Users were able to search and read the recipes by using its Step-by-step mode that segregated the video to multiple steps and also export the ingredient list via emails or other messaging apps. In a year, the application was downloaded by more than 9M people (Src).
Wondering what drove the users to download the app? Apparently, the value it provides. Users were used to Tasty’s video content and they know what it delivers. In fact, Tasty developed and marketed its app after testing what will entice the audience to download the app. In other words, there’s no friction.
And, the publisher realized it’s not better to rely on Facebook. We’ve always suggested the publishers stay independent and use the platforms wisely. With algorithmic changes and a deeper revenue cut, it’s best to attract users into your properties.
Tasty Smart Device
After a few days of the launch of the app, the publisher introduced a new smart product called “Tasty One Top”, an Induction Cooktop that could be operated through Bluetooth. Designed by the BuzzFeed Product Labs and with the help of GE Appliance’s First Build Team, the product ensured the perfect execution of every recipe.
The smart device was promoted through the Tasty app and sold through the TastyShop. Indeed, the cooktop that was available at $149 in the US helped the publisher to get an additional revenue source. If you look at it, it’s not surprising at all.
Tasty started with videos on social media platforms and established an eCommerce wing to sell its book. If it can sell cookbooks, then why not other kitchen utensils.
Sponsored Facebook Videos
We’ve already hinted it before in this post. Tasty used Facebook to not just build its brand and direct traffic, but also to run sponsored videos. Tasty leveraged its massive platform reach (it has closed to 100M followers on Facebook alone) to help other brands to tell their stories different.
“A lot of brands want us to help their audience see the product differently, or a transformative use of the product”
– Ashley McCollum, General Manager, Tasty.
From Baileys to Oster, the publisher partnered with several niche brands, right from the start. Did BuzzFeed brand association help them to ink deals? Yes. But more than that, the quality of videos, engagement rates, and audience reach did the trick. And, even in the open web, publishers with quality content, engaged audience, and reach can replicate the same.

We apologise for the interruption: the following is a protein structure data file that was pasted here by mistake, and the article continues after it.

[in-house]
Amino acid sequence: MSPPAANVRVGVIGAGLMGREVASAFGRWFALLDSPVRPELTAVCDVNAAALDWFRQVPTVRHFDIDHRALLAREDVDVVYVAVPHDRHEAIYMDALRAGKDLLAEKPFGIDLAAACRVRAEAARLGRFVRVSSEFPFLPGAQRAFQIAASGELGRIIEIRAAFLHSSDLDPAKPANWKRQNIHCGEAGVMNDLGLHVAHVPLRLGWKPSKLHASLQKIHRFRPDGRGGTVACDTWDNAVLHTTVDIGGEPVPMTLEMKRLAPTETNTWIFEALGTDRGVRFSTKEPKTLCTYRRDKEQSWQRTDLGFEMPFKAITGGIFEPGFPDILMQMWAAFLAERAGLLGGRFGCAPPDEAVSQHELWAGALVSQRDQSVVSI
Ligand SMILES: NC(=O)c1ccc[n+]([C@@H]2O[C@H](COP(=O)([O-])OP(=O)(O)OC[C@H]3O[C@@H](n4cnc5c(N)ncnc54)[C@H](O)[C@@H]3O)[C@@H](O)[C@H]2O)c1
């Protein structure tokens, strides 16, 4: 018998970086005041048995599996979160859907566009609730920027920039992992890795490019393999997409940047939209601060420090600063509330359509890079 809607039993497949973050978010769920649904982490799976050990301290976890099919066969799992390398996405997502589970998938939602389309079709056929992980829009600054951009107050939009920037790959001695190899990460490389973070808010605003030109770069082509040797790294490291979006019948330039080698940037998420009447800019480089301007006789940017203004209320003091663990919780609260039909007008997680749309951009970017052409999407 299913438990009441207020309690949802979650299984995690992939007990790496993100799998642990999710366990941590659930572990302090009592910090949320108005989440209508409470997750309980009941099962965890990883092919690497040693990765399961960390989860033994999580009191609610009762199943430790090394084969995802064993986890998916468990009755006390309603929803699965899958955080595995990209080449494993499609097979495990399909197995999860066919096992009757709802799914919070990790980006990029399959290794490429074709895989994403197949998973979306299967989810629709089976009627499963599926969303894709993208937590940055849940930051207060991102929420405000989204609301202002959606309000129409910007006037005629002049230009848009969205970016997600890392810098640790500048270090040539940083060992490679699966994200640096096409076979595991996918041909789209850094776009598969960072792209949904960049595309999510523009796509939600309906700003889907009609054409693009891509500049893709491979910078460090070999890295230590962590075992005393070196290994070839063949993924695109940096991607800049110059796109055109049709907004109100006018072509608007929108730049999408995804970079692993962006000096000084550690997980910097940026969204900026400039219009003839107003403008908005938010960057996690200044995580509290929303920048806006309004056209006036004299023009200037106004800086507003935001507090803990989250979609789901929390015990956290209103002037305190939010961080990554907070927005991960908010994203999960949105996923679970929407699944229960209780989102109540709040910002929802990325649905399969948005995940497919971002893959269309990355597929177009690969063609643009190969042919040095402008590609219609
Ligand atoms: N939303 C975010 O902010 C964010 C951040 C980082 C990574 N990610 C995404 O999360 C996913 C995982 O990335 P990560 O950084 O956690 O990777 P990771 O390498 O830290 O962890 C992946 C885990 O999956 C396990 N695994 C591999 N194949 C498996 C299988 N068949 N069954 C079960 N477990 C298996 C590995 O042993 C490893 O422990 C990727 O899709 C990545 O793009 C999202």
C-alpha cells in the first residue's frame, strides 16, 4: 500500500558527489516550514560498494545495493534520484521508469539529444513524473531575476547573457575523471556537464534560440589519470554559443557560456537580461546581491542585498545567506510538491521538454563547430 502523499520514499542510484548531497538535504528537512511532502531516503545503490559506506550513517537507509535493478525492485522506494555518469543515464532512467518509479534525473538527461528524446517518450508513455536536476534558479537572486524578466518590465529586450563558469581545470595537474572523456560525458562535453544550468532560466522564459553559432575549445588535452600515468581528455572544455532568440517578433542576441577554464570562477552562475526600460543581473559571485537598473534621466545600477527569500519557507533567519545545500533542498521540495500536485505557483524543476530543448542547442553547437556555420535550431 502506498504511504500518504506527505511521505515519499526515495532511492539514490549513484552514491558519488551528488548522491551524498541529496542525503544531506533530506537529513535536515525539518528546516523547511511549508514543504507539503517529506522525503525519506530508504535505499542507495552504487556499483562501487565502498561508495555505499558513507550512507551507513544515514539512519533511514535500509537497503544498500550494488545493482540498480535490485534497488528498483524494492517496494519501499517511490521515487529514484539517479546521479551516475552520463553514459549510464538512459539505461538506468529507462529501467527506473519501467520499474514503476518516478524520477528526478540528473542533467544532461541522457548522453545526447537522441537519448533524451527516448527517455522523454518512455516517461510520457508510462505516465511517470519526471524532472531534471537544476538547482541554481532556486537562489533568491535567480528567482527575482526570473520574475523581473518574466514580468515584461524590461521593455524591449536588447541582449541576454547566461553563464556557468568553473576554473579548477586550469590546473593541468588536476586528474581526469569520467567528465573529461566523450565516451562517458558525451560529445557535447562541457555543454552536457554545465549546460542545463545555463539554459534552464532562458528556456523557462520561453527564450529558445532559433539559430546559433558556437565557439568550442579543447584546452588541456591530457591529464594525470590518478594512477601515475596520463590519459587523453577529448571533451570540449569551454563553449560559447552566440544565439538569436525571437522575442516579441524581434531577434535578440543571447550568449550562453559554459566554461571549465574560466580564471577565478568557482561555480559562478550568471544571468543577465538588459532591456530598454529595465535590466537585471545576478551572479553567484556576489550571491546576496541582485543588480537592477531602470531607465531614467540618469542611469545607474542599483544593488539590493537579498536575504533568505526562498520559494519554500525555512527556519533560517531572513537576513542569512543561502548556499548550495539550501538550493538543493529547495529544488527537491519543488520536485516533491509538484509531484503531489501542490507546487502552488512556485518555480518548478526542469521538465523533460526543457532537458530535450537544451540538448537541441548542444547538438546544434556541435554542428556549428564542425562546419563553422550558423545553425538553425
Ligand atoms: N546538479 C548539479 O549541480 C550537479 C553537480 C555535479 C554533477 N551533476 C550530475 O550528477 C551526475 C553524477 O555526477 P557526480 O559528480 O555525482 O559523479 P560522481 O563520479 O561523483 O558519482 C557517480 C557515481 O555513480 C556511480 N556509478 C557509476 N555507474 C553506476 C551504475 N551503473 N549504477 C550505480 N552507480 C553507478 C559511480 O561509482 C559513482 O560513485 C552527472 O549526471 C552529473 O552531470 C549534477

The publisher never failed to look at the analytics and the decisions were backed with reliable data. So, in 2018, the publisher spun off the website and introduced four new segments – Tasty Junior, Tasty One-Pot, Tasty Happy Hour, and Tasty Vegetarian.
Each of the segments focusing on their category exclusively. Although the new segments were added to the BuzzFeed, it helped the publisher to create a better picture of how content on each segment is performing and how to cater to different markets. Reaching more than a hundred million people on a platform means you need to strategize and segment to scale.
Commerce with Walmart
The publisher was no stranger to the rollercoaster ride of ad-independent and dependent revenue. However, eCommerce strategy has been playing a vital role in driving revenue.
So, back in March 2018, Tasty partnered with Walmart to sell its newly-launched Cookware sets at $99 (Src). The eCommerce strategy was adopted by the publisher to overcome the missed revenue target of the previous year, as said by Jonah Peretti.
In the months that followed, the publisher introduced more than 90 items. The actual manufacturing of products was done by Epoca International Inc. The goods were shipped to the BuzzFeed division. From there, a Commerce team of 65 people started selling the products in a matter of days by creating buzz on social media. Not only cooking utensils, but the company also started to provide meal-kits such as pot roast and chicken parmesan, and the price range varied from $8 to $15 (Src).